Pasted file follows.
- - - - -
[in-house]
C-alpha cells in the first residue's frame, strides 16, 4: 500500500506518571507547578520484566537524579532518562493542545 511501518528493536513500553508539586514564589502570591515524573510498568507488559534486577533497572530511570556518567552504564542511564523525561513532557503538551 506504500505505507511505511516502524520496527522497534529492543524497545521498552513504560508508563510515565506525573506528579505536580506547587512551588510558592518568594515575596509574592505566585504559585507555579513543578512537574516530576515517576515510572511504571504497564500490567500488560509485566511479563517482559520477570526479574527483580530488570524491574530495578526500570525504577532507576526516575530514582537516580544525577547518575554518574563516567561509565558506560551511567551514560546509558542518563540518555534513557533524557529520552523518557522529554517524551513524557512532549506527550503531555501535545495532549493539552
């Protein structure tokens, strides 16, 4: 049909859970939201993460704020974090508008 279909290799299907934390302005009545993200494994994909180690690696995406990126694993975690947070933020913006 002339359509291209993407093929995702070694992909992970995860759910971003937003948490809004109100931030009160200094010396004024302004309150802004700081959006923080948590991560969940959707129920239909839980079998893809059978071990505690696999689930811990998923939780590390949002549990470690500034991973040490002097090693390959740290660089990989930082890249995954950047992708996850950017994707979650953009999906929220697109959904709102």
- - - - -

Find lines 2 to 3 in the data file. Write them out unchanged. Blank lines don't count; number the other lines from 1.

C-alpha cells in the first residue's frame, strides 16, 4: 500500500506518571507547578520484566537524579532518562493542545 511501518528493536513500553508539586514564589502570591515524573510498568507488559534486577533497572530511570556518567552504564542511564523525561513532557503538551 506504500505505507511505511516502524520496527522497534529492543524497545521498552513504560508508563510515565506525573506528579505536580506547587512551588510558592518568594515575596509574592505566585504559585507555579513543578512537574516530576515517576515510572511504571504497564500490567500488560509485566511479563517482559520477570526479574527483580530488570524491574530495578526500570525504577532507576526516575530514582537516580544525577547518575554518574563516567561509565558506560551511567551514560546509558542518563540518555534513557533524557529520552523518557522529554517524551513524557512532549506527550503531555501535545495532549493539552
């Protein structure tokens, strides 16, 4: 049909859970939201993460704020974090508008 279909290799299907934390302005009545993200494994994909180690690696995406990126694993975690947070933020913006 002339359509291209993407093929995702070694992909992970995860759910971003937003948490809004109100931030009160200094010396004024302004309150802004700081959006923080948590991560969940959707129920239909839980079998893809059978071990505690696999689930811990998923939780590390949002549990470690500034991973040490002097090693390959740290660089990989930082890249995954950047992708996850950017994707979650953009999906929220697109959904709102």